Sunday 19th April
Second Sunday of Easter
Message from The Rector
When we are living through extraordinary times, and when news bulletins are full of so much information that it becomes hard to absorb anything, it takes a particularly bold headline to attract our attention. One such headline that did it for me recently was ‘Jerusalem’s Church of the Holy Sepulchre closed for the first time since 1349’. The coronavirus outbreak has caused even that holy place to be shut. It hurts to know that our places of worship have to be closed but closed they must be. The government has asked that we keep churches closed to protect individuals and also to help the NHS not to be overwhelmed. The Covid-19 virus can remain active on surfaces anything between a couple of hours and a couple of days. Door handles, pews where people have rested their hands when they pray, books that they may have picked up, all of these could potentially allow the transmission of the virus unless they were disinfected after every contact. And I don’t need to remind you, I’m sure, of the horrifying daily statistics of the number of people who are dying every day. As church we need to be part of the solution not part of the problem.
I have become aware in recent days of many heart-warming stories about local people being helped by agencies and individuals. Food parcels are being delivered, shopping is being done, appointments met, errands run and much more besides. As we hold in our prayers those who are ill and those who have died so we also give thanks and pray for all who are going the extra mile (sometimes quite a lot of miles) to help those in need.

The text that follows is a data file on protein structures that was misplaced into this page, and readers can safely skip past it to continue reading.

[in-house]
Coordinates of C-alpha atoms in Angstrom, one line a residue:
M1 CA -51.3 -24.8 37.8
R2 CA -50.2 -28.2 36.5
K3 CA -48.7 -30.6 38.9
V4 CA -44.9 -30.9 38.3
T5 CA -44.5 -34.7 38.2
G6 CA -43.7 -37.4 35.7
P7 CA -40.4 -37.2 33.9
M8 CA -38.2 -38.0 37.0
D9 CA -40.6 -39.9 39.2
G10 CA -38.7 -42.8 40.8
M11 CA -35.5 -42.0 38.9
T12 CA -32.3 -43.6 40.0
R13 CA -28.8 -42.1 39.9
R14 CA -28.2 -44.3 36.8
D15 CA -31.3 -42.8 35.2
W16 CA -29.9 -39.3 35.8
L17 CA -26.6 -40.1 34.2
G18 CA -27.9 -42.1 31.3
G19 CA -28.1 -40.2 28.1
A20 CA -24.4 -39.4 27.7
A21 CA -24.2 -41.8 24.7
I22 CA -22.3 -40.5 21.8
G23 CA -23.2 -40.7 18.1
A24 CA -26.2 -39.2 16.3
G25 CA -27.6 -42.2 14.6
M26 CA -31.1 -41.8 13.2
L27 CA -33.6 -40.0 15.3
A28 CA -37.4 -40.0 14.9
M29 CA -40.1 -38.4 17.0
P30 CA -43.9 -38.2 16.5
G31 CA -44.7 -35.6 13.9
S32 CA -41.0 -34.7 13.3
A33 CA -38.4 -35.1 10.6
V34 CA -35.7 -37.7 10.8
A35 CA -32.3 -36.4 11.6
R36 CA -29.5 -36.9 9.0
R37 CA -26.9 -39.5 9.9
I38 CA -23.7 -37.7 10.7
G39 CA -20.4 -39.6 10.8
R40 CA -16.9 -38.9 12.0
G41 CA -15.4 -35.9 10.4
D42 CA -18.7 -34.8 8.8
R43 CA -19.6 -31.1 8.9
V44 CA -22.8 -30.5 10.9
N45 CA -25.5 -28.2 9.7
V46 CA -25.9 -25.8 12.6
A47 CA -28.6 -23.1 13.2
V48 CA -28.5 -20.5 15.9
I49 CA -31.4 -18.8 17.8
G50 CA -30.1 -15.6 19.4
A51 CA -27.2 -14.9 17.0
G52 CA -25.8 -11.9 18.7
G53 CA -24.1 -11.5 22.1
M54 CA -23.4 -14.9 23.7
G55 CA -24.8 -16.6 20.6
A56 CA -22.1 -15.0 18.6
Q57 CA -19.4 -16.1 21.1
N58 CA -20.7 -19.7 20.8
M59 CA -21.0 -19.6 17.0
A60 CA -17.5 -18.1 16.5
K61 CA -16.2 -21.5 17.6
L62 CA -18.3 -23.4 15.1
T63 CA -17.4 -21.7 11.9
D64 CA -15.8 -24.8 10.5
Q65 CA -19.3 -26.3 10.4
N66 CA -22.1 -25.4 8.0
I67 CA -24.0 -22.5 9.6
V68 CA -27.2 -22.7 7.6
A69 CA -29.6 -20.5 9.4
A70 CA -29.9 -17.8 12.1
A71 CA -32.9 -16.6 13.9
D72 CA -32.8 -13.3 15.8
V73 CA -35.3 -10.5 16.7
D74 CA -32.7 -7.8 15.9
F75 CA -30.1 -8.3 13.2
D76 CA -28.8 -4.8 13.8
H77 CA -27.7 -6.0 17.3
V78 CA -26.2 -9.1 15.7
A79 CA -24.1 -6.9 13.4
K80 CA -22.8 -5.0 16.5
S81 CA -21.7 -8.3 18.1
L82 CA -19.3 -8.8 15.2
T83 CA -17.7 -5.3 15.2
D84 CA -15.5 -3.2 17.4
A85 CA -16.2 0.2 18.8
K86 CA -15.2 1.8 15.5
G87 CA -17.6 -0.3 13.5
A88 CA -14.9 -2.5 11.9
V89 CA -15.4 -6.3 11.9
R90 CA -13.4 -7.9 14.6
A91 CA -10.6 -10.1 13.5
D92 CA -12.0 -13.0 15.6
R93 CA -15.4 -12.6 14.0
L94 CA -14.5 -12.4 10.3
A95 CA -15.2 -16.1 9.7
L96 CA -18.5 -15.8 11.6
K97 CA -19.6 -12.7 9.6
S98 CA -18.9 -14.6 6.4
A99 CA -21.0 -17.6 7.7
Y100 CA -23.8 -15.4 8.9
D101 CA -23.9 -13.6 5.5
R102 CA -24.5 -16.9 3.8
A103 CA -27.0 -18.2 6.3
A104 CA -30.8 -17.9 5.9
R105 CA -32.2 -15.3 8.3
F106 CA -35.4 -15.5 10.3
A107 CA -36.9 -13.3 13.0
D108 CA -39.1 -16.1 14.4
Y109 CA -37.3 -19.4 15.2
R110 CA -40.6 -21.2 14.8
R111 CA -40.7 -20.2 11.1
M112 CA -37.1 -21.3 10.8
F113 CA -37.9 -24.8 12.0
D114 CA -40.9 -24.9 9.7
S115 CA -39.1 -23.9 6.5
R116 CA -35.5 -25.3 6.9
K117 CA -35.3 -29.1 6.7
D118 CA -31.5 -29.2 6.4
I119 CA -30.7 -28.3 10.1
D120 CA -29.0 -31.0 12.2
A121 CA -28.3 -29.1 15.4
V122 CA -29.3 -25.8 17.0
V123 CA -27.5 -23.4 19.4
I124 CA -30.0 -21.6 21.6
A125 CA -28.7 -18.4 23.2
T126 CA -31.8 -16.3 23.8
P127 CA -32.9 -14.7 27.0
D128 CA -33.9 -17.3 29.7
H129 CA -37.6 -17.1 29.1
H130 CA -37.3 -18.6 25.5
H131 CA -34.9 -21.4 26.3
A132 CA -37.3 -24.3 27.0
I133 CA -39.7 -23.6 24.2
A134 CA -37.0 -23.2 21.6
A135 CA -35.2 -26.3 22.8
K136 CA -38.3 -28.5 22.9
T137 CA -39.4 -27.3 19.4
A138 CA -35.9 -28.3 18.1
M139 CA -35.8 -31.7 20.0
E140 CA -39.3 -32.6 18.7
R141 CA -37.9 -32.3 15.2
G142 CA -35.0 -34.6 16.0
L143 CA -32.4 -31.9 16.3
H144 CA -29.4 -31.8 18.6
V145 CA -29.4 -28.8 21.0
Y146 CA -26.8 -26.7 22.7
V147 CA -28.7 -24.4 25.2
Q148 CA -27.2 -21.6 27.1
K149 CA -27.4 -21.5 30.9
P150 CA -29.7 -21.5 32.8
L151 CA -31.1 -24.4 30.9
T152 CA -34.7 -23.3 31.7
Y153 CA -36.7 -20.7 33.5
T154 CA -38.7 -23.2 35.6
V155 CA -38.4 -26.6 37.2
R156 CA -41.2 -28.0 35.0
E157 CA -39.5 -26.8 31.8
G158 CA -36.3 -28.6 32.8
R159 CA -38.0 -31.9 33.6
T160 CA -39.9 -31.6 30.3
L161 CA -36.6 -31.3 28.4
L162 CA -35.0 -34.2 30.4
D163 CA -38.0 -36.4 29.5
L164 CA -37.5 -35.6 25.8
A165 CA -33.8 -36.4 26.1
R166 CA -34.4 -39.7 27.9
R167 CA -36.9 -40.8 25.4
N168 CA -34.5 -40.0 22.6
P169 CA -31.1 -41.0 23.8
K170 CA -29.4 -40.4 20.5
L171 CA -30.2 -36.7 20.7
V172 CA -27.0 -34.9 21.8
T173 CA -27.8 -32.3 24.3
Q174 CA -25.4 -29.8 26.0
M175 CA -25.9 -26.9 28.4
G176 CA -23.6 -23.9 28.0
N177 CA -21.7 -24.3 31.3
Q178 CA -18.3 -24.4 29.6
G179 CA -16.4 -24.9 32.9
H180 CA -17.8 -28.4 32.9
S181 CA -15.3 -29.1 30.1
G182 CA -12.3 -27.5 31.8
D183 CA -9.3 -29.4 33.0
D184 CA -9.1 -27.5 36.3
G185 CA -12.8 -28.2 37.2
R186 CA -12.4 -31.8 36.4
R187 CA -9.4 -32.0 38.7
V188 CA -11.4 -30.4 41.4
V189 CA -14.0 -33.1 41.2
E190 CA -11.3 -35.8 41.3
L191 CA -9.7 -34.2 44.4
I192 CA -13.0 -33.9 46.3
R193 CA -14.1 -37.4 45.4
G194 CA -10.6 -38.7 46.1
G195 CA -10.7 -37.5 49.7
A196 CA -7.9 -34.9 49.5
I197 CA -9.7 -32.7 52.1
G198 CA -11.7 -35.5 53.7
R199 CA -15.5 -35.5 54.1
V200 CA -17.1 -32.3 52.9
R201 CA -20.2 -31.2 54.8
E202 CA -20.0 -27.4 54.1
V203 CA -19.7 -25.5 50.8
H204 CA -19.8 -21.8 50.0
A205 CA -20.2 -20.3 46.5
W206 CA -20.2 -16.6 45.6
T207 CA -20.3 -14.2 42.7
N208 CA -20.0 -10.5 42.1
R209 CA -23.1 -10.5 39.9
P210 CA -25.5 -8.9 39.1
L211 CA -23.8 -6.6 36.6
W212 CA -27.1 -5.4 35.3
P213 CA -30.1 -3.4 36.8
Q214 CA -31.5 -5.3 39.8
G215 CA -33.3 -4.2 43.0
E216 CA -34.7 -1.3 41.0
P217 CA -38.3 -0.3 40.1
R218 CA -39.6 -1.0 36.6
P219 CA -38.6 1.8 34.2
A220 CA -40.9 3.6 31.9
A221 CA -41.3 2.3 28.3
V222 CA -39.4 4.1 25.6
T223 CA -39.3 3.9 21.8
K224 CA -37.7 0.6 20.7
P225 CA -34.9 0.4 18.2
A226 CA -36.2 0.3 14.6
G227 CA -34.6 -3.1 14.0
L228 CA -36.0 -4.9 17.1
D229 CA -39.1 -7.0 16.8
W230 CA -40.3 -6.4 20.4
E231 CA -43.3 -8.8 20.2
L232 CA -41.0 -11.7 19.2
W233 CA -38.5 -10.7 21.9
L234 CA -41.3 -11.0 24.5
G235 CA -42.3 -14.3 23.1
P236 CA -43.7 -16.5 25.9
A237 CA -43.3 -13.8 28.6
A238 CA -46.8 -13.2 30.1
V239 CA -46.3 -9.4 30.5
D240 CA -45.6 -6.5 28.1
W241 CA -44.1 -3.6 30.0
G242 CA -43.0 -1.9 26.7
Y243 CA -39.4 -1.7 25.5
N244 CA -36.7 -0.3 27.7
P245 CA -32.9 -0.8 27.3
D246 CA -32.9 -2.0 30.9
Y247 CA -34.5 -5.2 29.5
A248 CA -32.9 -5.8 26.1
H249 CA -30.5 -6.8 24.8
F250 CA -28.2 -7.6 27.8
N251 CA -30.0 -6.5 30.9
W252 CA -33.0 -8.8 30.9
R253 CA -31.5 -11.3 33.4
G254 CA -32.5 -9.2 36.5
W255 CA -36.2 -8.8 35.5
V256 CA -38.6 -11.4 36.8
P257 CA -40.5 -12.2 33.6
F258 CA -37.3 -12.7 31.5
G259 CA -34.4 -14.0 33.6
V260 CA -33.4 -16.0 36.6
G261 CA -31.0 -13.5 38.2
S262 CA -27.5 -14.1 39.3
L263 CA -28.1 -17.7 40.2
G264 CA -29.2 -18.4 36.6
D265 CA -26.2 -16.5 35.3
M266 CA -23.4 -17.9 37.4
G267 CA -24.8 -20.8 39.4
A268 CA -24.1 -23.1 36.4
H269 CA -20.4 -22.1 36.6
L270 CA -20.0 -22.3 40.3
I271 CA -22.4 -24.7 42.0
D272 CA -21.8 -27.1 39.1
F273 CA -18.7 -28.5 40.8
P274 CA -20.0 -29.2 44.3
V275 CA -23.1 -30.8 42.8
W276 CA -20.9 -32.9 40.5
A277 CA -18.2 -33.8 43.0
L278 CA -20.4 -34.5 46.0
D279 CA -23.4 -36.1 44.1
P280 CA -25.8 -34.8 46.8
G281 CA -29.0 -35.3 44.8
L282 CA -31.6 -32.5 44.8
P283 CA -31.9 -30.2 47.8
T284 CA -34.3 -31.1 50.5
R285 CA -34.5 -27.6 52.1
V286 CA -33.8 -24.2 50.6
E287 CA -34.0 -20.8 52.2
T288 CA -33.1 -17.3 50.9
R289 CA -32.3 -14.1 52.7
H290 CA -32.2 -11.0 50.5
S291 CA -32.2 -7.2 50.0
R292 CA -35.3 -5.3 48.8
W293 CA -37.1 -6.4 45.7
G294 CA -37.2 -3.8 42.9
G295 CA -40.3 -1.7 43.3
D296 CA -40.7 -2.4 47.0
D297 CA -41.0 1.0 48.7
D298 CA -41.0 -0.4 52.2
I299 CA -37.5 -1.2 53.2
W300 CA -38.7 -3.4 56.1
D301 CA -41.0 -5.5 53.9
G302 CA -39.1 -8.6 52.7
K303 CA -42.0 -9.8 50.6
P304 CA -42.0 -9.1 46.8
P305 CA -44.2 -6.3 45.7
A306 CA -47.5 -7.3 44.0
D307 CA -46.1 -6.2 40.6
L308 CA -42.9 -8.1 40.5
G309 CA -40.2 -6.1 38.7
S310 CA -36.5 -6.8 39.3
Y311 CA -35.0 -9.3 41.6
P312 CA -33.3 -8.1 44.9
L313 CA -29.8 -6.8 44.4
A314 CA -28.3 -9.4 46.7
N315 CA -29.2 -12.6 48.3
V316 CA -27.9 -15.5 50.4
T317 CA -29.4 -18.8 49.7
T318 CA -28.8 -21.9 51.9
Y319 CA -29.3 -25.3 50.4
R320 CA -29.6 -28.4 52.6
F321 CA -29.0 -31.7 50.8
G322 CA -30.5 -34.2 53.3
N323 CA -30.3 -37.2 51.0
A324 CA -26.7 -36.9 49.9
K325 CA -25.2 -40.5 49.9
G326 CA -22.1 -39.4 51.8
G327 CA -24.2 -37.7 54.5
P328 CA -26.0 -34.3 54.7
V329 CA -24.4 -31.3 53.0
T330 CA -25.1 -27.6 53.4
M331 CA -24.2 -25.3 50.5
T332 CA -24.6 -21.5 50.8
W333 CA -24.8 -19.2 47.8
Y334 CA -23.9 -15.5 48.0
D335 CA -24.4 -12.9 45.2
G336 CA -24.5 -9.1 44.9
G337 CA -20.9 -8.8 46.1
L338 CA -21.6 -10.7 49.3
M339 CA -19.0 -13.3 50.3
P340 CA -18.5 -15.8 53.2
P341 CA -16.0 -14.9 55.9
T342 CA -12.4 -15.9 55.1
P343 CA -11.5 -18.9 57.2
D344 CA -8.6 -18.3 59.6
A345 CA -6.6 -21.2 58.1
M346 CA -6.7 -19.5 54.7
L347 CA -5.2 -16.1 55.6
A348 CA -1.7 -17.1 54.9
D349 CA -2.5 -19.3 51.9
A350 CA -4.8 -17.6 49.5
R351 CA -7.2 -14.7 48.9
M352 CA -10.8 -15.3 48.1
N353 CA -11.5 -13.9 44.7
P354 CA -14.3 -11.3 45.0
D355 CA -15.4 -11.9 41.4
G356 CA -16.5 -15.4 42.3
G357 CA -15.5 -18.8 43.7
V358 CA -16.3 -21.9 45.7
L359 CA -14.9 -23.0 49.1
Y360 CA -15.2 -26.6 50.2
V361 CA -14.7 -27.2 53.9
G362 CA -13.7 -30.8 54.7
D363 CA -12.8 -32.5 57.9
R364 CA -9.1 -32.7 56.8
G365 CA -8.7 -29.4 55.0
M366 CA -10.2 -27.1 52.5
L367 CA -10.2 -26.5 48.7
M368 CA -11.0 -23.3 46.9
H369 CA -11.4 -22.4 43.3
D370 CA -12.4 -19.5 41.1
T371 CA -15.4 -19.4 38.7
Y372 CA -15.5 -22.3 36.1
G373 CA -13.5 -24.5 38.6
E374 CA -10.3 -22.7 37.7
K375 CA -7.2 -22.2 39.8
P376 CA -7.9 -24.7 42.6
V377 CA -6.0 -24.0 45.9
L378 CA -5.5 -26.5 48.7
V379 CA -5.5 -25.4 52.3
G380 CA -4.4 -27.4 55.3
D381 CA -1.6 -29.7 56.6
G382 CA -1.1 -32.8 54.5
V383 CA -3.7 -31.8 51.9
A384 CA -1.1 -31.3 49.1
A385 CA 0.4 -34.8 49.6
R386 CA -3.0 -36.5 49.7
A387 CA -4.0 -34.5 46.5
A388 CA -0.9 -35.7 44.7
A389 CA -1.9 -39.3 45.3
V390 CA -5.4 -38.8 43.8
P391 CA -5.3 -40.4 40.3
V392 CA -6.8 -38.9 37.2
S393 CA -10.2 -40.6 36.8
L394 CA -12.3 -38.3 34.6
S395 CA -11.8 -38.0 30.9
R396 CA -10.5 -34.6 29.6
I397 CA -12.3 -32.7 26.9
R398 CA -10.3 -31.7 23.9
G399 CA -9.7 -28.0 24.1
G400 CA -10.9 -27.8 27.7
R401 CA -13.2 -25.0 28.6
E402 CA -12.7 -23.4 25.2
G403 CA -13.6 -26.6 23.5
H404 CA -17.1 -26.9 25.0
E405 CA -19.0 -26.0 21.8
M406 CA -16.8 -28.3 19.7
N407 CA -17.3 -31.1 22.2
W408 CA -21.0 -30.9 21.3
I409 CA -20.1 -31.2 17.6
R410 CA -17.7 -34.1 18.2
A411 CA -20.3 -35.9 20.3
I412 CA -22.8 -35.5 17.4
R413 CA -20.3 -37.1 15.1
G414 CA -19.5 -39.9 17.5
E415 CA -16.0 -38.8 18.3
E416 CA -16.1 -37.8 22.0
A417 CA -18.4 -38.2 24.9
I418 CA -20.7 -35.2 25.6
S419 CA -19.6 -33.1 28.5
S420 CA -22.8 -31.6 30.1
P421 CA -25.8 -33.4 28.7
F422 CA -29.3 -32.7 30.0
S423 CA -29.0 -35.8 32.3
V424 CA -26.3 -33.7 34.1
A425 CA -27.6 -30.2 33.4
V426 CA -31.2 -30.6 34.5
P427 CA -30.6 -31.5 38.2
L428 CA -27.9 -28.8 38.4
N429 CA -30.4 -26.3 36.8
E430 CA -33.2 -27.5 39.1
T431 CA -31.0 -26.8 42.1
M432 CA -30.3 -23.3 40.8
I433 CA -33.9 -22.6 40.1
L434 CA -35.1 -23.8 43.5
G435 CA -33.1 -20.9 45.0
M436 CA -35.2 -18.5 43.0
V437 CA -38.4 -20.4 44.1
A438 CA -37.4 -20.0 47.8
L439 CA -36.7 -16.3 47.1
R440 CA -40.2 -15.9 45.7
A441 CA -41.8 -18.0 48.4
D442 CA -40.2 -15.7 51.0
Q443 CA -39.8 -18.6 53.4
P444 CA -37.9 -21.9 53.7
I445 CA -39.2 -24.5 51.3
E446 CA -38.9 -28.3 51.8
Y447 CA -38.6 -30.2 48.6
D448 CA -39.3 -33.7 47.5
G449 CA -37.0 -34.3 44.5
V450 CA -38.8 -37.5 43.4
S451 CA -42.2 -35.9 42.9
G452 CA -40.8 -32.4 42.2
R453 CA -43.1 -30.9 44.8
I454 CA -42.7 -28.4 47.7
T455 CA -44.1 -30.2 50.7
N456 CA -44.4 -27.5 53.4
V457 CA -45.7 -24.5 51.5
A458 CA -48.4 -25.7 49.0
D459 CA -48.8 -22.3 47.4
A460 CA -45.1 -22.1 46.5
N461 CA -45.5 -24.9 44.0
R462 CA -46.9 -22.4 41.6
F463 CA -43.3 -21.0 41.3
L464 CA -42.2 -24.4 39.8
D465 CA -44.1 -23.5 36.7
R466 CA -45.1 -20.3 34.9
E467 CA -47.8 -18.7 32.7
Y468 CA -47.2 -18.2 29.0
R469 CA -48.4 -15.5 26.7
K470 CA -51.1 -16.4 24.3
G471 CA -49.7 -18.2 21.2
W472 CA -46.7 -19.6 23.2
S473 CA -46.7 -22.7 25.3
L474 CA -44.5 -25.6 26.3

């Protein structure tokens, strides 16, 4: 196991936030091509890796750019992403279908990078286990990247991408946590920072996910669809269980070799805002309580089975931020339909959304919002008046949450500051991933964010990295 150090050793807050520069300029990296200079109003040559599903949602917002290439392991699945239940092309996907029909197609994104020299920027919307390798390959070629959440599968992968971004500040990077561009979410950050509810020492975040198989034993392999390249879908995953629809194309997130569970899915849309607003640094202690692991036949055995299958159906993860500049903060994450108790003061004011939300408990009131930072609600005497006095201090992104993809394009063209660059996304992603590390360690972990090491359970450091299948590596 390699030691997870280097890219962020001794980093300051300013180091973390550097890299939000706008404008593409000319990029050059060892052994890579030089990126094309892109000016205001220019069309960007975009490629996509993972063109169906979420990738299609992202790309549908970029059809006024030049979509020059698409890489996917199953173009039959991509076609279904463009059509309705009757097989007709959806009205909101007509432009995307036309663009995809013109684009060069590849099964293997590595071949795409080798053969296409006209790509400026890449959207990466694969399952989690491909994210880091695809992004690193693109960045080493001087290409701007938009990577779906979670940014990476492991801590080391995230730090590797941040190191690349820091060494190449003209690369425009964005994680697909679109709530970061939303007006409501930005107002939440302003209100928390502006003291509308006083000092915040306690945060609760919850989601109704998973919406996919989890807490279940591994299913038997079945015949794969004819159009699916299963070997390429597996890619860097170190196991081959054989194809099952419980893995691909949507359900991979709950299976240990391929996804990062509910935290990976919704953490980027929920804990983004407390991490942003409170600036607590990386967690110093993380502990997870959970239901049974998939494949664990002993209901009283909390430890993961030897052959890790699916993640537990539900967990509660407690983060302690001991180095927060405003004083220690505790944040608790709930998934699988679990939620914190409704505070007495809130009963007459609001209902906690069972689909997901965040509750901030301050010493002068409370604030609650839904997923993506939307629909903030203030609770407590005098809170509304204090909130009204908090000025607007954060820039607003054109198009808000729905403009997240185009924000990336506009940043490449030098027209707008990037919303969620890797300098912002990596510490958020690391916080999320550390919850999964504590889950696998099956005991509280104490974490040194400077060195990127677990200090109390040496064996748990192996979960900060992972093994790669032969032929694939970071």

We plan to continue online services every Sunday at 10.30am and Wednesday at 10.00am. Sunday morning’s acts of worship will include Holy Communion, Morning Prayer (Mattins) and less formal ‘Morning Praise’ services. Each Wednesday morning will be a simple service of Holy Communion according to the Book of Common Prayer. Each Wednesday evening at 6.00pm a service of Compline is being said by parishioners in Friston and at 6.30pm the Pilgrims Together group gathers – both of these initiatives using ‘Zoom’. I should also remind you of Morning Prayer each morning at 8.30am said by Bishop Martin in his little garden oratory in Ipswich. Around 90 now join him online and it’s a good way to start the day. https://www.facebook.com/BishopsCofEsuffolk/